J. Peter Pham, director of the Nelson Institute for International and Public Affairs at JMU, will help lead a new professional academic association, The Association for the Study of the Middle East and Africa.
The association's goal is to promote high standards of teaching and learning in the Middle East and Africa.
"We wanted to respond to the mounting interest in these increasingly inter-related fields of Middle East studies and African studies, and the absence of any single group addressing them in a comprehensive, multi-disciplinary fashion," Pham said.
Dr. Bernard Lewis, the Cleveland E. Dodge Professor of Near Eastern Studies Emeritus at Princeton University, is considered one of the world's leading authorities on the Middle East and will chair the new organization.
"Because of various political and financial pressures and inducements, the study of the Middle East and of Africa has been politicized to a degree without precedent, Lewis said. "Given the importance of these regions, there is an acute need for objective and accurate scholarship and debate."
Through newsletters, debates, journals and annual conferences the association hopes to improve the education of the next generation of scholars and leaders without entrenched alliances and interests.
"Current events remind us of how these two regions have historically and remain very much linked," Pham said. "We discerned a need to encourage and promote the scholarly and dispassionate study, through multiple disciplines, of these important and so often misrepresented geopolitical spaces."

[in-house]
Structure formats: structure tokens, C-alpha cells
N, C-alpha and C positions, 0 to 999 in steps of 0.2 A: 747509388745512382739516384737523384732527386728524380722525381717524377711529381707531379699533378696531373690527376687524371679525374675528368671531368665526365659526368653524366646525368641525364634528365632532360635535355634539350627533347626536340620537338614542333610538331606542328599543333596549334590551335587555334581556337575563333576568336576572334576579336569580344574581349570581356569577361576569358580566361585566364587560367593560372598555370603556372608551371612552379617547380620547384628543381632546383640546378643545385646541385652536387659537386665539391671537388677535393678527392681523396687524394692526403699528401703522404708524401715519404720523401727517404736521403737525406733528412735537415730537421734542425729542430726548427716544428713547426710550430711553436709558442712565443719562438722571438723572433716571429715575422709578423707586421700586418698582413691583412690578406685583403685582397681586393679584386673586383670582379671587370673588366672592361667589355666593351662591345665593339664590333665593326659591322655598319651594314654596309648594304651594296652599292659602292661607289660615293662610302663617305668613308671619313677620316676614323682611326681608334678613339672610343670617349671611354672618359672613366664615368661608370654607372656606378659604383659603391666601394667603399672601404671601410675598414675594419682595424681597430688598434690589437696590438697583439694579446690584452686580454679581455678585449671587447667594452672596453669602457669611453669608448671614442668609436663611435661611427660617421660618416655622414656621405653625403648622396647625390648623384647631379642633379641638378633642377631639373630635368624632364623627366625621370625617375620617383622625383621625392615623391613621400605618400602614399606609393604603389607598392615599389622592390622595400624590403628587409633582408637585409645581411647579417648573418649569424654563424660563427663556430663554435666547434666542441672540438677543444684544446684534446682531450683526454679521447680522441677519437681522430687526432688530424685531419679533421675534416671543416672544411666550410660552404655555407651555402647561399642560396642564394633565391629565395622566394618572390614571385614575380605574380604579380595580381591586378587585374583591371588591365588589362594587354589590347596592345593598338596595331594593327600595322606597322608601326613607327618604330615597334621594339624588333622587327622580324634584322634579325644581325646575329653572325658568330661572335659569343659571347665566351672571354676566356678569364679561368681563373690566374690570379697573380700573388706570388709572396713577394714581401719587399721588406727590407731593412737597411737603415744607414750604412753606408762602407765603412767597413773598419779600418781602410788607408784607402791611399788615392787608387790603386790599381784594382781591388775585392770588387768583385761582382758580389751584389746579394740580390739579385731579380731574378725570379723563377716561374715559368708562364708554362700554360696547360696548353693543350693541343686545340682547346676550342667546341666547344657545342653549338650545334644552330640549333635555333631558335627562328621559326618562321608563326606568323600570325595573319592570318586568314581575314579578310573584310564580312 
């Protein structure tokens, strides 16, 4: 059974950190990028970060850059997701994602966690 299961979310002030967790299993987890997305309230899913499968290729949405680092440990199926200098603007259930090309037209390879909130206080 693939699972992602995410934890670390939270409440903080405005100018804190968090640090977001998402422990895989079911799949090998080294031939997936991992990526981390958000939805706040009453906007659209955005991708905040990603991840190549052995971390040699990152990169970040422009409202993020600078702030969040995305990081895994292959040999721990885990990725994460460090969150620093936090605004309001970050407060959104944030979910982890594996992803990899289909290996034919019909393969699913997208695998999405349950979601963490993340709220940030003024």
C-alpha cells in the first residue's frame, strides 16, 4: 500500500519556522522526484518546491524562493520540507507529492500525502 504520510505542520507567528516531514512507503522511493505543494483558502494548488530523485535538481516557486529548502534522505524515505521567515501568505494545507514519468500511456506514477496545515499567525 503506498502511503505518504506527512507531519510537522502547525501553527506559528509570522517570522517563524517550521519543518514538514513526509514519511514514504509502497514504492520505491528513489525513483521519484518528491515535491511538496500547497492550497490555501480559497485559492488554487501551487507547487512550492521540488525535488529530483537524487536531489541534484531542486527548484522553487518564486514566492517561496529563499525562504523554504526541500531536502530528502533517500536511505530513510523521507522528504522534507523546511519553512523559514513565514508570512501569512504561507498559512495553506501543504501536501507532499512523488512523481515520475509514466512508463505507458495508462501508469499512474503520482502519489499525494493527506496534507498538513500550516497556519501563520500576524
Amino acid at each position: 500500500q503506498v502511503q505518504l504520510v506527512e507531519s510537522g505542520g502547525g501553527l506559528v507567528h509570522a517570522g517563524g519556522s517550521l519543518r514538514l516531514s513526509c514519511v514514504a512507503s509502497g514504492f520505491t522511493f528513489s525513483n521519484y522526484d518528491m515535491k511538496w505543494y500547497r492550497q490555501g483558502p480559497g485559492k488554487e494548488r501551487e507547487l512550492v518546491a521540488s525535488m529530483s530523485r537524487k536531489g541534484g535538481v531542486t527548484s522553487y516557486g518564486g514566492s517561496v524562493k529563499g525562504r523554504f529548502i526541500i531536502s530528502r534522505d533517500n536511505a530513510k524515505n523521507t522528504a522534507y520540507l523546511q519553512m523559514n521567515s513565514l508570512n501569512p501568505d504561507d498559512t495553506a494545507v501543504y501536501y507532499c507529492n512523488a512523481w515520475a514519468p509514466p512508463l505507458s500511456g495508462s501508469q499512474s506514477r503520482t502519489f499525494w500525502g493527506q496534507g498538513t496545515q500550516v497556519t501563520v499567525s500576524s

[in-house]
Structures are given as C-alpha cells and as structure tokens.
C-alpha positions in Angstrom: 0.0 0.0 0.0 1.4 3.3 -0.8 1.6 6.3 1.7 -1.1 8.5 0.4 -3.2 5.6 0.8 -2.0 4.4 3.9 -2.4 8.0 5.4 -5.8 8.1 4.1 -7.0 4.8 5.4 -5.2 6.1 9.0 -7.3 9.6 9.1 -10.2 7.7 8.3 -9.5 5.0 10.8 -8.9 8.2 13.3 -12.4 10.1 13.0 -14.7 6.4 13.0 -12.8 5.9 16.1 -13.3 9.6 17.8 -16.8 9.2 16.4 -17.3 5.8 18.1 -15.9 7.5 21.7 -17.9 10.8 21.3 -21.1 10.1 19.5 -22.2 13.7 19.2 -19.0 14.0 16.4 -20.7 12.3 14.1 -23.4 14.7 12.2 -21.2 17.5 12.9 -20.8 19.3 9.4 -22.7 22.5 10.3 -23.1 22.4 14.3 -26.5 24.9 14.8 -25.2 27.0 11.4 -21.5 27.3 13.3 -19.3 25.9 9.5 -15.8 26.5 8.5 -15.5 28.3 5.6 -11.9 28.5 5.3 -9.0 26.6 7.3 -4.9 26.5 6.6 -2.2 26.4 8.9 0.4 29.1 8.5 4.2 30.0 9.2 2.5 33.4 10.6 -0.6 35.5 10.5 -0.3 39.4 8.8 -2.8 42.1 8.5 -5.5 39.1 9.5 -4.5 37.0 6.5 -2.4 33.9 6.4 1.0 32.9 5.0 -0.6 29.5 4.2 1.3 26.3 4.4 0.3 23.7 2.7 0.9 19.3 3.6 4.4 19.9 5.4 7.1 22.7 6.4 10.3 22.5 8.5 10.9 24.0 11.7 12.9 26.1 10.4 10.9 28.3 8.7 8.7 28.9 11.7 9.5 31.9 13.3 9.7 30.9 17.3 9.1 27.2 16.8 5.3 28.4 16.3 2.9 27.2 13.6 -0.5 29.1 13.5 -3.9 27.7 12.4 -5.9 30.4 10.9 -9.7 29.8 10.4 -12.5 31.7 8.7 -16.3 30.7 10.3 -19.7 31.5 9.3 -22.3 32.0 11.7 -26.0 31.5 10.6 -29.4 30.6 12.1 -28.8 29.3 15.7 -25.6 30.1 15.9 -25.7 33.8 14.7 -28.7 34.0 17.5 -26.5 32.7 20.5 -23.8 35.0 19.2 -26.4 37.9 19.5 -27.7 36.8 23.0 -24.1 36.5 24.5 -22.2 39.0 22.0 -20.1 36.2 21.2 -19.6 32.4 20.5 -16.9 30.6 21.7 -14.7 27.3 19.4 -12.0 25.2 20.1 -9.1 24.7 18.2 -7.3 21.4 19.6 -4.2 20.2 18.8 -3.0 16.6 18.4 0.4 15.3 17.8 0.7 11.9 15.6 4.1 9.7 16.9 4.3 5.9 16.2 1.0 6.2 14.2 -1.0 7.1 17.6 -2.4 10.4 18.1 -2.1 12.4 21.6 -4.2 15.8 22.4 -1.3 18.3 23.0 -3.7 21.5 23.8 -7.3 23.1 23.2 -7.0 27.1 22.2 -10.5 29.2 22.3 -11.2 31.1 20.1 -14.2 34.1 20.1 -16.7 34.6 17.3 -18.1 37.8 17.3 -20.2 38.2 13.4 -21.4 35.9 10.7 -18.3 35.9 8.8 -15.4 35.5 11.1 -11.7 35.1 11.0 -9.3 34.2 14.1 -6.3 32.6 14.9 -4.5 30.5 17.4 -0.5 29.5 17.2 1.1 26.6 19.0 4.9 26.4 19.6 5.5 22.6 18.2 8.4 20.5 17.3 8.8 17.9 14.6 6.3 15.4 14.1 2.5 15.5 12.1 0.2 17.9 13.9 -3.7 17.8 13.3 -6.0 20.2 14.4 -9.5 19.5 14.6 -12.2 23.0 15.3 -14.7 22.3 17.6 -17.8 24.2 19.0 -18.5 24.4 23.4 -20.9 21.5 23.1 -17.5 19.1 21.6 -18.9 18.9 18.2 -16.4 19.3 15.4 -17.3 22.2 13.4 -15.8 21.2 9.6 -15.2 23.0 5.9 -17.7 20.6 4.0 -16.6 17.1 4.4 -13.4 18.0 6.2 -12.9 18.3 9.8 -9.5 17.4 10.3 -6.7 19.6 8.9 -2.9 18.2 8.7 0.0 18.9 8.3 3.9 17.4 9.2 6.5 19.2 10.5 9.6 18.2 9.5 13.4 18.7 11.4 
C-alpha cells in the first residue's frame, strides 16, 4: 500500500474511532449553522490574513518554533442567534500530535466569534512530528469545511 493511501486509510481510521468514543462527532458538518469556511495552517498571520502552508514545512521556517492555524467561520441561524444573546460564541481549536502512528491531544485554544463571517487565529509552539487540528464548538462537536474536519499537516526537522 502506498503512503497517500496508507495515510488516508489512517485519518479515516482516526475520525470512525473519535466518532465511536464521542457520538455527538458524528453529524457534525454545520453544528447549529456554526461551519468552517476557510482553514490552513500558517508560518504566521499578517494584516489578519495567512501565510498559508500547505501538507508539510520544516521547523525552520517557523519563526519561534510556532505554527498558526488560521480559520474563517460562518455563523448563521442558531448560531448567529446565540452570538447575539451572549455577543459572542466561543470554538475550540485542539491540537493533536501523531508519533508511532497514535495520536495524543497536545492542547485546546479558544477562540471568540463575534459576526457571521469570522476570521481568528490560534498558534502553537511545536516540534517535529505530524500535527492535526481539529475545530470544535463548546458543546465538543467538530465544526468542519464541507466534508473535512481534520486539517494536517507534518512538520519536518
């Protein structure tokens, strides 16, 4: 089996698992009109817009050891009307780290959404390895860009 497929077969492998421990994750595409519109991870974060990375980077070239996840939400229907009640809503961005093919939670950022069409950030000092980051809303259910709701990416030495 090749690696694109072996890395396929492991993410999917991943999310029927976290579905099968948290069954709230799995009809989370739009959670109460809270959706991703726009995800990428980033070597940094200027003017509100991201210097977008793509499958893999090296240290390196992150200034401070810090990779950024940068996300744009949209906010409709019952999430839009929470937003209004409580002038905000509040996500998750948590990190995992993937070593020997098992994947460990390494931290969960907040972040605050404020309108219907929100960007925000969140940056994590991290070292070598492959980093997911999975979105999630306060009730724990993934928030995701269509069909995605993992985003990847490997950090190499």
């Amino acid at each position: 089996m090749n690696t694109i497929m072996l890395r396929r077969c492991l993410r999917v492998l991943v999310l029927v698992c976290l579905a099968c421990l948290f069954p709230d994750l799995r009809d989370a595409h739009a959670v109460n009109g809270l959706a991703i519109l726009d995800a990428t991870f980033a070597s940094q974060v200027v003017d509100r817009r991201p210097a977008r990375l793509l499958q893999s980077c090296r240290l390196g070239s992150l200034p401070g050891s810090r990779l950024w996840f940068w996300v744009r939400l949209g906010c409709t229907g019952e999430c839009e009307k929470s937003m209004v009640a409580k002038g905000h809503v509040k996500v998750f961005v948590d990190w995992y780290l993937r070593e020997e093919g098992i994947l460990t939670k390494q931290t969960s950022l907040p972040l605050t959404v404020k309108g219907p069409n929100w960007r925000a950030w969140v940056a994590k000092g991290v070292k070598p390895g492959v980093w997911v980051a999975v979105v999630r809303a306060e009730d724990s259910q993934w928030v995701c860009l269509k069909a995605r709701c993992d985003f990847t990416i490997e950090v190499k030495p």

The establishment of the ASMEA will not only affect professionals abroad — it could benefit JMU students on a scholarly level as well.
"My vice presidency at ASMEA, like other colleagues' leadership service with other organizations, is a recognition not only of the quality of teachers at JMU, but also of the university's supportive environment for our scholarship," Pham said.
Besides being vice-president of the ASMEA, Pham also holds an academic appointment as an associate professor of justice studies, political science and African studies and is the author of two books, "Child Soldiers, Adult Interests: Global Dimensions of the Sierra Leonean Tragedy" and "Liberia: Portrait of a Failed State."
Pham has written over two hundred scholarly and opinion articles about contemporary Africa and the continent's importance in U.S. foreign policy. Prior to joining JMU in 2004, Pham served as a diplomat in Liberia, Sierra Leone and Guinea.
ASMEA's inaugural conference will take place in April 2008. The conference theme, "The Evolution of Islamic Politics in the Middle East and Africa: From Traditional Limits to Modern Extremes," seeks to better explain the roots and future of politics in Islamic societies in those regions.
Officers of the ASMEA include Dr. Mark T. Clark, director of the National Security Studies Program at California State University-San Bernardino, an Intelligence Community Center of Academic Excellence, who will serve as president, and Dr. Joseph Morrison Skelly, associate professor of history at the College of Mount Saint Vincent, Riverdale, N.Y., and a decorated veteran of Operation Iraqi Freedom, as secretary-treasurer.